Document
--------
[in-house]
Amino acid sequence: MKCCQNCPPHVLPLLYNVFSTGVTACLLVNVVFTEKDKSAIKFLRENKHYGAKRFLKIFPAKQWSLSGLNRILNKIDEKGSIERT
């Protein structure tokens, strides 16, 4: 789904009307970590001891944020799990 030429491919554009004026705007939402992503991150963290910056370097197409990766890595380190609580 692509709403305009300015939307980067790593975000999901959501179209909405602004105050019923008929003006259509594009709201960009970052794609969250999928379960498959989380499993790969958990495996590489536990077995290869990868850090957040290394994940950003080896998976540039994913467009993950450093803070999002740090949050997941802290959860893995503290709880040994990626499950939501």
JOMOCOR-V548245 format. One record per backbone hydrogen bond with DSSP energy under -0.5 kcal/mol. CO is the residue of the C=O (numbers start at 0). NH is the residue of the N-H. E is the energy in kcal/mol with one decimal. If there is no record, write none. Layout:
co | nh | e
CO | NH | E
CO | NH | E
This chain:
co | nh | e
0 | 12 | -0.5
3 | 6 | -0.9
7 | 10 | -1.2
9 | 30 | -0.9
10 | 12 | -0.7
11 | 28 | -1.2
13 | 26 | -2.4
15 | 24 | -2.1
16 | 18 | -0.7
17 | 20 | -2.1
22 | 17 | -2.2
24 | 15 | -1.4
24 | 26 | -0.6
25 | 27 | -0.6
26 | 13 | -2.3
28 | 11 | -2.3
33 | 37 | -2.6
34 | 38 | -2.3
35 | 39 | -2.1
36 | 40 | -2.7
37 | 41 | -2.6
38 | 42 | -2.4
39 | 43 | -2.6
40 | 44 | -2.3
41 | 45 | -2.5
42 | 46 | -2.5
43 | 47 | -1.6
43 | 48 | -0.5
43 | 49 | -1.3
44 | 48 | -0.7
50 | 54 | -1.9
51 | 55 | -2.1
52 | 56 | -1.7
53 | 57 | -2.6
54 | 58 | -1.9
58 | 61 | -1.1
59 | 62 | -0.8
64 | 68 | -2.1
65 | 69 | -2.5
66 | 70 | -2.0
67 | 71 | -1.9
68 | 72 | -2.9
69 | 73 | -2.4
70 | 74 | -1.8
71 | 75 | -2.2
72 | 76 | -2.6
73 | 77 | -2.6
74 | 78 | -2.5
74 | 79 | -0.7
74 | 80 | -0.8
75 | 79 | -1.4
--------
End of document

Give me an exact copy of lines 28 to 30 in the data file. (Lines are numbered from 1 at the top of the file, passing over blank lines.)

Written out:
35 | 39 | -2.1
36 | 40 | -2.7
37 | 41 | -2.6